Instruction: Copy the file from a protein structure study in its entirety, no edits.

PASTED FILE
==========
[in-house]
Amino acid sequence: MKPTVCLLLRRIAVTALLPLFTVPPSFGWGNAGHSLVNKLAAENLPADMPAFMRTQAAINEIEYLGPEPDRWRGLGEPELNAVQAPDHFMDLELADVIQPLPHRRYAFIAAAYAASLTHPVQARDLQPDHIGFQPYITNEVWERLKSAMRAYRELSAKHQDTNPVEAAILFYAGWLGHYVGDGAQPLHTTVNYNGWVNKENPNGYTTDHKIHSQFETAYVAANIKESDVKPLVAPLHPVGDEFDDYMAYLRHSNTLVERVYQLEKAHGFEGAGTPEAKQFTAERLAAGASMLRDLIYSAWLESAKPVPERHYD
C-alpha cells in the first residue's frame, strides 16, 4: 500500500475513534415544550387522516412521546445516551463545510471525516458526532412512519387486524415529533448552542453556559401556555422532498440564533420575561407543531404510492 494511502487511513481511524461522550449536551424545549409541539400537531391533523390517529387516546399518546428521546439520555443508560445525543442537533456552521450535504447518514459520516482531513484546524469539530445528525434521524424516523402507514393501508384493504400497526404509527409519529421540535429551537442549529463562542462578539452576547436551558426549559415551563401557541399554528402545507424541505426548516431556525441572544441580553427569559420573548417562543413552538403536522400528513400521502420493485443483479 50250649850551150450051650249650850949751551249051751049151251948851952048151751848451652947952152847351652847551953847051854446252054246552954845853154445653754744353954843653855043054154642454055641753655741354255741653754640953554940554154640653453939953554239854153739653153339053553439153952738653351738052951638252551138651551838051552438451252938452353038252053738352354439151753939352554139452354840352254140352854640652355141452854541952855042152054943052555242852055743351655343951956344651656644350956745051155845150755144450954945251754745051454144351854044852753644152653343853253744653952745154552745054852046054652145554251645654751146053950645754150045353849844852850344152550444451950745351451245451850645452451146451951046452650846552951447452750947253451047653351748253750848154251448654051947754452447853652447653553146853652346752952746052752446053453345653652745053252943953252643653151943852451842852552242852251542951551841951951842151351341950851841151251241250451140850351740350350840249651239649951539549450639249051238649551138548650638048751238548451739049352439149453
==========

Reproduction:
[in-house]
Amino acid sequence: MKPTVCLLLRRIAVTALLPLFTVPPSFGWGNAGHSLVNKLAAENLPADMPAFMRTQAAINEIEYLGPEPDRWRGLGEPELNAVQAPDHFMDLELADVIQPLPHRRYAFIAAAYAASLTHPVQARDLQPDHIGFQPYITNEVWERLKSAMRAYRELSAKHQDTNPVEAAILFYAGWLGHYVGDGAQPLHTTVNYNGWVNKENPNGYTTDHKIHSQFETAYVAANIKESDVKPLVAPLHPVGDEFDDYMAYLRHSNTLVERVYQLEKAHGFEGAGTPEAKQFTAERLAAGASMLRDLIYSAWLESAKPVPERHYD
C-alpha cells in the first residue's frame, strides 16, 4: 500500500475513534415544550387522516412521546445516551463545510471525516458526532412512519387486524415529533448552542453556559401556555422532498440564533420575561407543531404510492 494511502487511513481511524461522550449536551424545549409541539400537531391533523390517529387516546399518546428521546439520555443508560445525543442537533456552521450535504447518514459520516482531513484546524469539530445528525434521524424516523402507514393501508384493504400497526404509527409519529421540535429551537442549529463562542462578539452576547436551558426549559415551563401557541399554528402545507424541505426548516431556525441572544441580553427569559420573548417562543413552538403536522400528513400521502420493485443483479 50250649850551150450051650249650850949751551249051751049151251948851952048151751848451652947952152847351652847551953847051854446252054246552954845853154445653754744353954843653855043054154642454055641753655741354255741653754640953554940554154640653453939953554239854153739653153339053553439153952738653351738052951638252551138651551838051552438451252938452353038252053738352354439151753939352554139452354840352254140352854640652355141452854541952855042152054943052555242852055743351655343951956344651656644350956745051155845150755144450954945251754745051454144351854044852753644152653343853253744653952745154552745054852046054652145554251645654751146053950645754150045353849844852850344152550444451950745351451245451850645452451146451951046452650846552951447452750947253451047653351748253750848154251448654051947754452447853652447653553146853652346752952746052752446053453345653652745053252943953252643653151943852451842852552242852251542951551841951951842151351341950851841151251241250451140850351740350350840249651239649951539549450639249051238649551138548650638048751238548451739049352439149453